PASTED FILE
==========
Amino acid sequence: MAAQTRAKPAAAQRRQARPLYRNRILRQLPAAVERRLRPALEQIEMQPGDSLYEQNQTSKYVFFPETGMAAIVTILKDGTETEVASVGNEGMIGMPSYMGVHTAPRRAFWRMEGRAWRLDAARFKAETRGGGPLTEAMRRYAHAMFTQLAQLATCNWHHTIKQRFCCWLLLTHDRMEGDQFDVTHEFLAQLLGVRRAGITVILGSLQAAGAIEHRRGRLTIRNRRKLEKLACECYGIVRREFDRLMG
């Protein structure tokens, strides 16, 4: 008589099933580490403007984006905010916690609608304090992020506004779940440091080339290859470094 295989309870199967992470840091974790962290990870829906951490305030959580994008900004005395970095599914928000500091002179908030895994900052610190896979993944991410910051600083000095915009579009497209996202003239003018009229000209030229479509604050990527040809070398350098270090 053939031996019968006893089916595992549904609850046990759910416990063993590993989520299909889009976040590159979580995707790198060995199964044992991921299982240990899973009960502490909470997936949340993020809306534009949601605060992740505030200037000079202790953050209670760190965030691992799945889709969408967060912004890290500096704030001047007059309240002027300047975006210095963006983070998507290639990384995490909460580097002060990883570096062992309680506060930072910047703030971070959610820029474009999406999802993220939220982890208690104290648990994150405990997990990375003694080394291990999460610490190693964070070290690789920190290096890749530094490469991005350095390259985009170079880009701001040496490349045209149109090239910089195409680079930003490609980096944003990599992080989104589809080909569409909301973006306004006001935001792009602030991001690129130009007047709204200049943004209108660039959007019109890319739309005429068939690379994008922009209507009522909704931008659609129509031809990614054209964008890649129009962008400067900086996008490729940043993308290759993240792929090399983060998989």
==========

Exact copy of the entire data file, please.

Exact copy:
Amino acid sequence: MAAQTRAKPAAAQRRQARPLYRNRILRQLPAAVERRLRPALEQIEMQPGDSLYEQNQTSKYVFFPETGMAAIVTILKDGTETEVASVGNEGMIGMPSYMGVHTAPRRAFWRMEGRAWRLDAARFKAETRGGGPLTEAMRRYAHAMFTQLAQLATCNWHHTIKQRFCCWLLLTHDRMEGDQFDVTHEFLAQLLGVRRAGITVILGSLQAAGAIEHRRGRLTIRNRRKLEKLACECYGIVRREFDRLMG
């Protein structure tokens, strides 16, 4: 008589099933580490403007984006905010916690609608304090992020506004779940440091080339290859470094 295989309870199967992470840091974790962290990870829906951490305030959580994008900004005395970095599914928000500091002179908030895994900052610190896979993944991410910051600083000095915009579009497209996202003239003018009229000209030229479509604050990527040809070398350098270090 053939031996019968006893089916595992549904609850046990759910416990063993590993989520299909889009976040590159979580995707790198060995199964044992991921299982240990899973009960502490909470997936949340993020809306534009949601605060992740505030200037000079202790953050209670760190965030691992799945889709969408967060912004890290500096704030001047007059309240002027300047975006210095963006983070998507290639990384995490909460580097002060990883570096062992309680506060930072910047703030971070959610820029474009999406999802993220939220982890208690104290648990994150405990997990990375003694080394291990999460610490190693964070070290690789920190290096890749530094490469991005350095390259985009170079880009701001040496490349045209149109090239910089195409680079930003490609980096944003990599992080989104589809080909569409909301973006306004006001935001792009602030991001690129130009007047709204200049943004209108660039959007019109890319739309005429068939690379994008922009209507009522909704931008659609129509031809990614054209964008890649129009962008400067900086996008490729940043993308290759993240792929090399983060998989």